New Jute Sack Factory Joins Market




A local trading company, G-Seven General Trading & Industry opened a new jute sack manufacturing factory in the Hadya Zone of the SNNPR for a cost of 60 million Br.

The factory, which lies on 3,600Sqm of land, will produce 8,000Kg of jute sacks a day, each with holding capacities ranging between 30Kg and 100Kg.

The company’s product is targeted at producers of grain, coffee, pulses, oilseeds and flour, as well as customers in the textile and leather industries.

Machinery imported from India has been installed inside the new building constructed by Jenberu Fantahun Construction.

“We are waiting for the electric power supply to be installed before we start operation,” Mizan Demsash, project manager of G-Seven Trading and Industry PLC, told Fortune.

The factory will create 1,220 permanent and 500 temporary job opportunities and use jute, sisal and enset fibers as raw materials for the manufacturing of sacks and twine. Some of the raw material will be sourced locally, but most of it will be imported from Bangladesh.

“Sourcing of materials is a major problem for us,” Nuredin Awol, managing director of G-Seven, told Fortune. “We are not getting the necessary support from the government in terms of tax incentives.”

The 13-year-old company also owns Meher Fiber and Ethiopian Fiber factories, located in Addis Abeba, which produce fiber products for packaging for both the domestic and export markets. The company is also currently establishing another factory in Benshangul-Gumuz Region’s Metekel Zone, for which 50pc of the construction is finalised.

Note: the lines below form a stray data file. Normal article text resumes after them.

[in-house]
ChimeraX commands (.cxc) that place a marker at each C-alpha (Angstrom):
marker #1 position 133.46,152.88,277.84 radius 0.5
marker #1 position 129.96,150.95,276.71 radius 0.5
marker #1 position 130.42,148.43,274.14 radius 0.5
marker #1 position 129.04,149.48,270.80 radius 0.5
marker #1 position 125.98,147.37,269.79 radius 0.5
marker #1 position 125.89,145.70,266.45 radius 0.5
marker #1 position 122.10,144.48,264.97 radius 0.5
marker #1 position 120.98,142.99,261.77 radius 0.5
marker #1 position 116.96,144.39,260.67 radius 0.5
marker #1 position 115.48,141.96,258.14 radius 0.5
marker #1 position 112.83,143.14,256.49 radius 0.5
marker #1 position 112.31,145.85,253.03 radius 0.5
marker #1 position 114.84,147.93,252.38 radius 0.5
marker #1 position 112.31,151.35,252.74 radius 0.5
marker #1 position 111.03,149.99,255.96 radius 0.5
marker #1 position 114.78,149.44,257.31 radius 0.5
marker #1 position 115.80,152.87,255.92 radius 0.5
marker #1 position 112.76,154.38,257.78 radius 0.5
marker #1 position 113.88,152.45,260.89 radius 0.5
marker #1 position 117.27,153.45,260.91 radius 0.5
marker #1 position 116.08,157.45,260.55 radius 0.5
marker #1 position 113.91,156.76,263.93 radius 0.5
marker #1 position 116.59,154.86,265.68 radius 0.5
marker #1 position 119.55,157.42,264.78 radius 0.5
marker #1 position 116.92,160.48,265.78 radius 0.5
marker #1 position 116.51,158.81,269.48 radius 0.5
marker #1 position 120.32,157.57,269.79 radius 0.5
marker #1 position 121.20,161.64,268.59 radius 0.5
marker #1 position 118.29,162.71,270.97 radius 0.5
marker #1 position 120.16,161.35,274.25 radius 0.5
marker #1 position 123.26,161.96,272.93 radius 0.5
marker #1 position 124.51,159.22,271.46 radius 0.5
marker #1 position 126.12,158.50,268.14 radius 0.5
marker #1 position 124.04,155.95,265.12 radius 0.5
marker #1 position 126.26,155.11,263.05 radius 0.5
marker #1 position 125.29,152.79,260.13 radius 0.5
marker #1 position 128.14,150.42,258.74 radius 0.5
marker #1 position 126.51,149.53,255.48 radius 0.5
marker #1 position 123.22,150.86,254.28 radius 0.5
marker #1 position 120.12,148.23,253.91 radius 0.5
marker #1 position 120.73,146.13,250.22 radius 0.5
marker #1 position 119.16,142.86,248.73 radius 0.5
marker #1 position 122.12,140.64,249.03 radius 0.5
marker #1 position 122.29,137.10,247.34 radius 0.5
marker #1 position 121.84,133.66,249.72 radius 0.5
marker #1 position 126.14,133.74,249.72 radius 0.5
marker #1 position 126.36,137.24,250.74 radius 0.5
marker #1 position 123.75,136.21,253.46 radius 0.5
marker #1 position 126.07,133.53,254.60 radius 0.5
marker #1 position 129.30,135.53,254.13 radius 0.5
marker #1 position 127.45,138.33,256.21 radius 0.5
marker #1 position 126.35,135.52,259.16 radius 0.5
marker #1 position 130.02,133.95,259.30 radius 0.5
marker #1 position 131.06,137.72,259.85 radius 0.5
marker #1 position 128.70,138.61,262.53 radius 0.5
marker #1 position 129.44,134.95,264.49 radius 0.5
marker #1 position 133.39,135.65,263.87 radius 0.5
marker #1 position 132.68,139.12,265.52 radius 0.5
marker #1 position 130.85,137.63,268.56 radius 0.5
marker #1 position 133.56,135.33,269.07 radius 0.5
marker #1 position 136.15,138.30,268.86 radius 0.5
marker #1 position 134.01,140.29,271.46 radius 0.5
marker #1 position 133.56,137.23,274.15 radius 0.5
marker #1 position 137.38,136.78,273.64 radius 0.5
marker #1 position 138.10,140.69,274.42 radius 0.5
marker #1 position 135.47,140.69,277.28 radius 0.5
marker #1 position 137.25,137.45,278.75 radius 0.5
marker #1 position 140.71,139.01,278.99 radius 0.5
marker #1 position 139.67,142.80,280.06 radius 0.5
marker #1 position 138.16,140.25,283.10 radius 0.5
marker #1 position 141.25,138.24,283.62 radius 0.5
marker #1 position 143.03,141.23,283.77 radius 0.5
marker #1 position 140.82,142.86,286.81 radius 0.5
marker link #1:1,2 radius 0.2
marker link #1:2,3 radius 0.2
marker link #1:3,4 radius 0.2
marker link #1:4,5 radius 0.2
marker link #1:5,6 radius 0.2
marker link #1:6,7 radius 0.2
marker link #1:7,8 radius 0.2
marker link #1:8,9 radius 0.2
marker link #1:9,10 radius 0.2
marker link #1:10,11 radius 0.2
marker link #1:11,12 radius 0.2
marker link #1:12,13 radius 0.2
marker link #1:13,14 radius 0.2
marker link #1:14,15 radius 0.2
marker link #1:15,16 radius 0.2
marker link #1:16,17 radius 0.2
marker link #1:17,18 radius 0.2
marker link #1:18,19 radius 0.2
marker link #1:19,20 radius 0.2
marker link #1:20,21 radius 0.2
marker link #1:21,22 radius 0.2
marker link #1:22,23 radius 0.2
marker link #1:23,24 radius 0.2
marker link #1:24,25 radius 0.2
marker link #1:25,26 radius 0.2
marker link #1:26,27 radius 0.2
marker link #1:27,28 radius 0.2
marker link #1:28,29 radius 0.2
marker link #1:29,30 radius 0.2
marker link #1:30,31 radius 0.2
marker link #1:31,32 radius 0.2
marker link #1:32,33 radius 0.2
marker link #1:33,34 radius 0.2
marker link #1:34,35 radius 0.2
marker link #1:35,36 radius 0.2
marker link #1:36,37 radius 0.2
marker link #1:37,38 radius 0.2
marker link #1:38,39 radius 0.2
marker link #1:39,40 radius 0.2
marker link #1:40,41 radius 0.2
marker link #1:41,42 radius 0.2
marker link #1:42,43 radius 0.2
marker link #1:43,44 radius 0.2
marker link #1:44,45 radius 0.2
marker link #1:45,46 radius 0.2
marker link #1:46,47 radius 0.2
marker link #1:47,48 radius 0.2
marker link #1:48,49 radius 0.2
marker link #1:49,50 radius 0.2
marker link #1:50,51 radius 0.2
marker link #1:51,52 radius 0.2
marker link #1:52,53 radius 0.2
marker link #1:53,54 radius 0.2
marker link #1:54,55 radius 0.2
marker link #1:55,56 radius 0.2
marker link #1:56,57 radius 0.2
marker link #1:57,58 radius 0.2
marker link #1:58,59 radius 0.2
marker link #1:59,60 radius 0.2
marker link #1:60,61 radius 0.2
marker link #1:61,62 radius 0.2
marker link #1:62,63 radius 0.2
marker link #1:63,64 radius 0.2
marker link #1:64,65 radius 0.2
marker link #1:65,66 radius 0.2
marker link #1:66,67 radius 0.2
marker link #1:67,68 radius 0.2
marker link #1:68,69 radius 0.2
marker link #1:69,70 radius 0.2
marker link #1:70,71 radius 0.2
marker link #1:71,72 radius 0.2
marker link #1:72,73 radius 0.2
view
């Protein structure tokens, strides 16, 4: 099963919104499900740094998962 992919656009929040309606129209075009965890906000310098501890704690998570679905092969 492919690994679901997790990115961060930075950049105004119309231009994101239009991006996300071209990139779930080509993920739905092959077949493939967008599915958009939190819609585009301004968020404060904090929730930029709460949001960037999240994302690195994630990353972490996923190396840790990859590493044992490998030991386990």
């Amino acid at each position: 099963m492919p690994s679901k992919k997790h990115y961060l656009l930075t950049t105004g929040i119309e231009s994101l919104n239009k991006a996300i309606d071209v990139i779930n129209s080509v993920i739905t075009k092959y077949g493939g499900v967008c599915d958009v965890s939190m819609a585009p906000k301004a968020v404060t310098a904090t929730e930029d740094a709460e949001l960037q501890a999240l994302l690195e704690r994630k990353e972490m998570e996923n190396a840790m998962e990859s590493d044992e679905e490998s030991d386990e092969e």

For Tekalingh Mamo, general manager of Yirga Cheffe Coffee Farmers Cooperative Union, the establishment of such a local packaging factory is commendable.

“Since an adequate quantity cannot be sourced locally, we have to waste money and time to import it,” he says.

There are 251 companies with a total investment capital of 1.4 billion Br that have received licenses from the Hadiya Zone Investment Bureau, out of which 84 are engaged in agriculture and 39 in industry. From those, 72 projects are in the pre-implementation stage, while 86 projects have become operational.

These projects have 4,148 and 10,463 permanent and temporary employees, respectively.

“We are engaging in promotional activity,” says Mitiku Zeleke, acting head of the Bureau. “We are organising annual investment forums and events.”

Tadelle Ferde (PhD), an economics lecturer at Addis Abeba University for more than 25 years, believes the project will benefit the local economy.

“Locally-produced packaging will minimise import costs,” he says. “If this is met with a better quality of exportable products, the economy of the country will benefit.”

 



By MADEBO GIRMA
FORTUNE STAFF WRITER

Published on Dec 01,2018 [ Vol 19 ,No 970]


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